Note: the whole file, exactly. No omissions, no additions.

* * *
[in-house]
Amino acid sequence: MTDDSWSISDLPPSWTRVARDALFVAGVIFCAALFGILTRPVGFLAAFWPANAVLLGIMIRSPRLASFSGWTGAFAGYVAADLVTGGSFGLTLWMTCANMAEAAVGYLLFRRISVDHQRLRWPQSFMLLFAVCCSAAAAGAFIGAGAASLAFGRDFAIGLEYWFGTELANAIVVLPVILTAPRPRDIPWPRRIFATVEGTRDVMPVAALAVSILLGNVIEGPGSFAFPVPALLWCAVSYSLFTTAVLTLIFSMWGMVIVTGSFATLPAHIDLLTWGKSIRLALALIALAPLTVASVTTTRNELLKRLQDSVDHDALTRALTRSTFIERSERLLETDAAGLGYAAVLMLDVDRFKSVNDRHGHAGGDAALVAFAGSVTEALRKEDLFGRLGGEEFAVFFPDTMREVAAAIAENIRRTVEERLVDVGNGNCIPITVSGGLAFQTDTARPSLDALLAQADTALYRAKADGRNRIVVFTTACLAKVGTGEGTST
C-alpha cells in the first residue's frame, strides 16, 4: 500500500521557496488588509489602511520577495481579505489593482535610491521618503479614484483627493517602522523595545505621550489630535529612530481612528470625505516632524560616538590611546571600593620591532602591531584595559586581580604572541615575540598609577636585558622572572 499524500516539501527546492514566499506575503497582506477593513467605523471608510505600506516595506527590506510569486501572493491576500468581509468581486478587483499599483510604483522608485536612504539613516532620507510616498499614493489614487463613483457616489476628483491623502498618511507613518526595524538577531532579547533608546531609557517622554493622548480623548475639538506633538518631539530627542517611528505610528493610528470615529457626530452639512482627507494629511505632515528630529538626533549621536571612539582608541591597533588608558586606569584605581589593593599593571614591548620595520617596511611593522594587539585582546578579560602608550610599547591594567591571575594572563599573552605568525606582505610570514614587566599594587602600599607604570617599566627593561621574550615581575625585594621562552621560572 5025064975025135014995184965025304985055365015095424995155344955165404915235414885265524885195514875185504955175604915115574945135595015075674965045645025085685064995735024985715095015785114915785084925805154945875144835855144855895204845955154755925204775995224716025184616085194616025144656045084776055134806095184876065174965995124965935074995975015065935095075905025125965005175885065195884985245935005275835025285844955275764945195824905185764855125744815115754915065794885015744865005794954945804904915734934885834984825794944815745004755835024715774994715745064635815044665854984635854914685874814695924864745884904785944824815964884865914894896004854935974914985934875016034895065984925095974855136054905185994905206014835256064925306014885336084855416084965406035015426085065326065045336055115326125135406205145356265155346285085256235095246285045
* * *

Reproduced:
[in-house]
Amino acid sequence: MTDDSWSISDLPPSWTRVARDALFVAGVIFCAALFGILTRPVGFLAAFWPANAVLLGIMIRSPRLASFSGWTGAFAGYVAADLVTGGSFGLTLWMTCANMAEAAVGYLLFRRISVDHQRLRWPQSFMLLFAVCCSAAAAGAFIGAGAASLAFGRDFAIGLEYWFGTELANAIVVLPVILTAPRPRDIPWPRRIFATVEGTRDVMPVAALAVSILLGNVIEGPGSFAFPVPALLWCAVSYSLFTTAVLTLIFSMWGMVIVTGSFATLPAHIDLLTWGKSIRLALALIALAPLTVASVTTTRNELLKRLQDSVDHDALTRALTRSTFIERSERLLETDAAGLGYAAVLMLDVDRFKSVNDRHGHAGGDAALVAFAGSVTEALRKEDLFGRLGGEEFAVFFPDTMREVAAAIAENIRRTVEERLVDVGNGNCIPITVSGGLAFQTDTARPSLDALLAQADTALYRAKADGRNRIVVFTTACLAKVGTGEGTST
C-alpha cells in the first residue's frame, strides 16, 4: 500500500521557496488588509489602511520577495481579505489593482535610491521618503479614484483627493517602522523595545505621550489630535529612530481612528470625505516632524560616538590611546571600593620591532602591531584595559586581580604572541615575540598609577636585558622572572 499524500516539501527546492514566499506575503497582506477593513467605523471608510505600506516595506527590506510569486501572493491576500468581509468581486478587483499599483510604483522608485536612504539613516532620507510616498499614493489614487463613483457616489476628483491623502498618511507613518526595524538577531532579547533608546531609557517622554493622548480623548475639538506633538518631539530627542517611528505610528493610528470615529457626530452639512482627507494629511505632515528630529538626533549621536571612539582608541591597533588608558586606569584605581589593593599593571614591548620595520617596511611593522594587539585582546578579560602608550610599547591594567591571575594572563599573552605568525606582505610570514614587566599594587602600599607604570617599566627593561621574550615581575625585594621562552621560572 5025064975025135014995184965025304985055365015095424995155344955165404915235414885265524885195514875185504955175604915115574945135595015075674965045645025085685064995735024985715095015785114915785084925805154945875144835855144855895204845955154755925204775995224716025184616085194616025144656045084776055134806095184876065174965995124965935074995975015065935095075905025125965005175885065195884985245935005275835025285844955275764945195824905185764855125744815115754915065794885015744865005794954945804904915734934885834984825794944815745004755835024715774994715745064635815044665854984635854914685874814695924864745884904785944824815964884865914894896004854935974914985934875016034895065984925095974855136054905185994905206014835256064925306014885336084855416084965406035015426085065326065045336055115326125135406205145356265155346285085256235095246285045